Similar closed structures are seen in other areas of child protection practice. For example, consider the children who are judged to be "adoptable." One might presume any child who has no available relative with whom to live is adoptable simply as a result of his (or her) not having an appropriate, permanent home with a member of his extended family. This is not the case. In particular, older children are likely to be excluded from the adoption pool and assigned to alternative custody arrangements. They are judged to be too old for adoption. These children grow up in foster care or in other impermanent settings. Unfortunately, this outcome is sometimes also seen for younger children.

Children with significant disabilities, behavior issues, developmental deficits, medical problems, and emotional difficulties are also frequently excluded from what we may refer to as the adoption pool. Other children who appear to be in the adoption pool are passively excluded due to the challenges associated with identifying appropriate families who might consider adopting the specific children. Children from minority groups are especially vulnerable to this type of exclusion. The result is an active adoption pool that effectively excludes more children needing permanent homes than it includes.

This traditional closed structure approach to serving maltreated children is present throughout child protection practice. Those maltreated children who come within the scope of child protection as a result of entering the report pool are further reduced through a screening process that reduces their number to those who are determined to be abused or neglected, using the current, fuzzy-edged definitions. Within the remaining group, children are categorized and sub-grouped in ways further restricting the services and opportunities to which they have access. Assuredly, many children fair well within this closed structure approach as they move from compartment to compartment within the overall structure. The dilemma relates to those maltreated children who are actively or passively excluded from the potential benefits of those services and opportunities from which they are excluded.

Traditional legislative and administrative responses to the challenges and negative outcomes for children usually focus on the weaknesses and shortcomings seen in the various elements and processes comprising the structure and sub-structures constituting child protection. Usually this leads to new or modified rules and procedures and often to significant finger pointing. Still, it is rather like trying to improve the functioning of a train. It may be possible to enable the train to run faster or more smoothly. Nonetheless, it is still a train and still must be contained to the track with each car following the one in front of it.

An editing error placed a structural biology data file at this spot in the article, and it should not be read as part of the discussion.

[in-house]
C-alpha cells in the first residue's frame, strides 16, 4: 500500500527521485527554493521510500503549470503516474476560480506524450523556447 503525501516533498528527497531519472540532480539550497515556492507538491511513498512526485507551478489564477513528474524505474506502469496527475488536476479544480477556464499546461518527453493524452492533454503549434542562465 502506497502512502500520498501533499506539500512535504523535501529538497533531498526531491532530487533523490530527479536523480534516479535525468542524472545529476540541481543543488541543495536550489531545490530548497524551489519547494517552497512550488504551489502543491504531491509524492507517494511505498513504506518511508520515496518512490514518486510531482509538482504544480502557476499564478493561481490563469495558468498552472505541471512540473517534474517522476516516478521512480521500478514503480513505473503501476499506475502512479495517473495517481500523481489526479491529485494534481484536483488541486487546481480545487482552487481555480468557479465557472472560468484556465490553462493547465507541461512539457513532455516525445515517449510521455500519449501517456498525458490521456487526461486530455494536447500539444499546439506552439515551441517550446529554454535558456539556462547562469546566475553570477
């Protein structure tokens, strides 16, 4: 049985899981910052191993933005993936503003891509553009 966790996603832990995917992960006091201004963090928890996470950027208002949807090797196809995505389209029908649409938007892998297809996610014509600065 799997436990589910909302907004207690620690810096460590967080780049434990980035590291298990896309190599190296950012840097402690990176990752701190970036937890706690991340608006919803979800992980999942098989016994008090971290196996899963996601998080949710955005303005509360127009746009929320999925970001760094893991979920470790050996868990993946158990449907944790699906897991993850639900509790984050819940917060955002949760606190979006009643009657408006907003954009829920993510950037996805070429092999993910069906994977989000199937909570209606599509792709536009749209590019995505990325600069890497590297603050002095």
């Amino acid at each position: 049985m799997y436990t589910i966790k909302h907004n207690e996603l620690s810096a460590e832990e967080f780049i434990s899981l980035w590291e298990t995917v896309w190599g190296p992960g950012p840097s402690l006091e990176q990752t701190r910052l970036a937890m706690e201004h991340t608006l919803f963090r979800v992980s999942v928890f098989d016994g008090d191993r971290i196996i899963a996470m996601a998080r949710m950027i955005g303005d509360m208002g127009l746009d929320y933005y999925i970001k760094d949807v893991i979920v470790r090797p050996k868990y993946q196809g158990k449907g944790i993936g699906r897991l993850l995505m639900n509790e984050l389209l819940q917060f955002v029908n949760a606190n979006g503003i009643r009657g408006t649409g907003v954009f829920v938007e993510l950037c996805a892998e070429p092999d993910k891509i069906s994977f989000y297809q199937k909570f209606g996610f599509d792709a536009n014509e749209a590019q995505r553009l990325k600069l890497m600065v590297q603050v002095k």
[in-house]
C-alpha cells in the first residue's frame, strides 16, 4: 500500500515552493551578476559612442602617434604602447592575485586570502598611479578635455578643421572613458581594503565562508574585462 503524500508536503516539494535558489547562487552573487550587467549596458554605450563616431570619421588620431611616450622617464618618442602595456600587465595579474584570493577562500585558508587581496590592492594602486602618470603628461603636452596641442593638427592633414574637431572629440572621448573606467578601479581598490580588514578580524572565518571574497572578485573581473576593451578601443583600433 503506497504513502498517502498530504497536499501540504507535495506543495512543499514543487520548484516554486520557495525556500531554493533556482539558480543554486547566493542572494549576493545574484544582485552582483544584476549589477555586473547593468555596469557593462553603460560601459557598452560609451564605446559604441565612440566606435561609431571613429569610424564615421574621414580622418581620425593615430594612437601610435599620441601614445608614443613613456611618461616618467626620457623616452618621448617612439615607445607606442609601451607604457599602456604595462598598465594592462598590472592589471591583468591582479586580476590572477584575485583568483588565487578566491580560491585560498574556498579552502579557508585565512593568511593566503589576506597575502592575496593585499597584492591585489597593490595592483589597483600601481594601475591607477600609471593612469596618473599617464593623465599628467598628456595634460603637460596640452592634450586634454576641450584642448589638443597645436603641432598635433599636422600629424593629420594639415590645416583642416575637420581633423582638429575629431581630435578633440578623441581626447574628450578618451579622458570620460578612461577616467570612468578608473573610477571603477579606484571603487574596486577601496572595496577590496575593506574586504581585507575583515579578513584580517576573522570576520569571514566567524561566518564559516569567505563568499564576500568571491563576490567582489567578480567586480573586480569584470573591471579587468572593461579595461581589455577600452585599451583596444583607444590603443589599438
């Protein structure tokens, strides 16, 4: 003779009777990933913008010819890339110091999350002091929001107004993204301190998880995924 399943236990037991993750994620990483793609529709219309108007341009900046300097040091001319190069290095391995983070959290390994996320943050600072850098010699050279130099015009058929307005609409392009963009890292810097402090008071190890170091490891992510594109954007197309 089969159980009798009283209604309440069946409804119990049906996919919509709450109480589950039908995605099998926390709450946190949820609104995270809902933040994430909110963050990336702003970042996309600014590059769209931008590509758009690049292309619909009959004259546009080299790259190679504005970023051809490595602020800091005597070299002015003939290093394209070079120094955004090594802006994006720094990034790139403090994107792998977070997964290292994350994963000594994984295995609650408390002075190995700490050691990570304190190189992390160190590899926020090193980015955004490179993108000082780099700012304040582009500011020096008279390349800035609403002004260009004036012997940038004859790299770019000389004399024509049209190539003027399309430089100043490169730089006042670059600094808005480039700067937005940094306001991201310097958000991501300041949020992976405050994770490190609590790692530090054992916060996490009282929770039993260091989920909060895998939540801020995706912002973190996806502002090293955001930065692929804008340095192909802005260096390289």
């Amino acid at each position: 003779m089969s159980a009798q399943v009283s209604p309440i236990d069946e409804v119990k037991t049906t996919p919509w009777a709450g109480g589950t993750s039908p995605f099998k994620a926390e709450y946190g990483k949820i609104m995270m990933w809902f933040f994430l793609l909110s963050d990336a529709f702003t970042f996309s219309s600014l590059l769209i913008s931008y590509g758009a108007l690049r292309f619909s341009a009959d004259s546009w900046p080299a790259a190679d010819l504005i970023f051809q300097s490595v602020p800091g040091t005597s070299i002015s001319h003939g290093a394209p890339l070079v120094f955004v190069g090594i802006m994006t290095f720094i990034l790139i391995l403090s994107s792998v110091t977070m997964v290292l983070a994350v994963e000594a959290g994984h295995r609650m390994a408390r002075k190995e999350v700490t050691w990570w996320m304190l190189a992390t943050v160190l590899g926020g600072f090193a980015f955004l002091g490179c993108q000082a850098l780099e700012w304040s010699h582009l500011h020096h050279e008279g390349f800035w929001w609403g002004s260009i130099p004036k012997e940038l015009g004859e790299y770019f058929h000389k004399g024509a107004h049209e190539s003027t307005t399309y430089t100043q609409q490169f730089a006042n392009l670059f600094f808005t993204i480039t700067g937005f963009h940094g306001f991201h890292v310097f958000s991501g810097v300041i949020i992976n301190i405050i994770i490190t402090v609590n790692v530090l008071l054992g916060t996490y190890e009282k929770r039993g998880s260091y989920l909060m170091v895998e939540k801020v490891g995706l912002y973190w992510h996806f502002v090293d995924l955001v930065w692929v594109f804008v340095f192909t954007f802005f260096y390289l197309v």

No matter how thoughtful the new rules or how enlightened the new procedures, child protection is a closed structure excluding many if not most maltreated children for reasons unrelated to what we know to be in their best interest, if we were clever enough and creative enough to get it right for each child in need of protective services. Clearly, the need is to transition from the traditional closed structure arrangements to an open structure capable of including all children in need of protective services and likewise capable of delivering the exact services and opportunities needed by each child, one child at a time.

Fortunately, there is some indication child protection is seriously entertaining the idea of open structures and is consciously moving in that direction. This is first appearing in relation to the screening activities mentioned above. There is serious discussion about moving away from classifying children as abused and neglected and simply viewing maltreated children as children in need of protective services. This may help with the fuzzy boundary restricting which maltreated children do and do not get into the report pool. It also may help with opening the fuzzy boundary between abused and neglected children and all other maltreated children discussed above.

Unfortunately, this does not address the fundamentally closed nature of child protection structures. Similarly, the current differential response (alternative response) initiative helps with the boundary issues but does not help much with the closed nature of the general structure. Further, the internal compartmentalization remains unchanged. The conceptual need is to transition the traditional closed structure paradigm to a paradigm whose structure is open, inclusive of all maltreated children, and fully capable of doing the right things right, the first time, on time, every time, for every child, one child at a time, with no child in need of protective services excluded for any reason.

Open Structures And Emerging Models Of Excellence

I have discussed the fundamentally closed nature of child protection's general structure and associated sub-structures. These structures are consistent with nearly exclusive reliance on prescriptive rules and procedures and on the bureaucracy used to organize and operate child protection. These aspects were discussed earlier. There, we saw how reliance on these traditional administrative constructs reinforces staff centered, program centered, agency focused practice. This traditional, closed paradigm effectively includes most (but not all) severely maltreated children and successfully keeps them from harm's way. However, it does not include most maltreated children; and for the children it does include, permanence and ongoing success are secondary considerations, if they are considered at all. The unconscionable number of children lingering in foster care is but one example of the paradigm's inadequacy.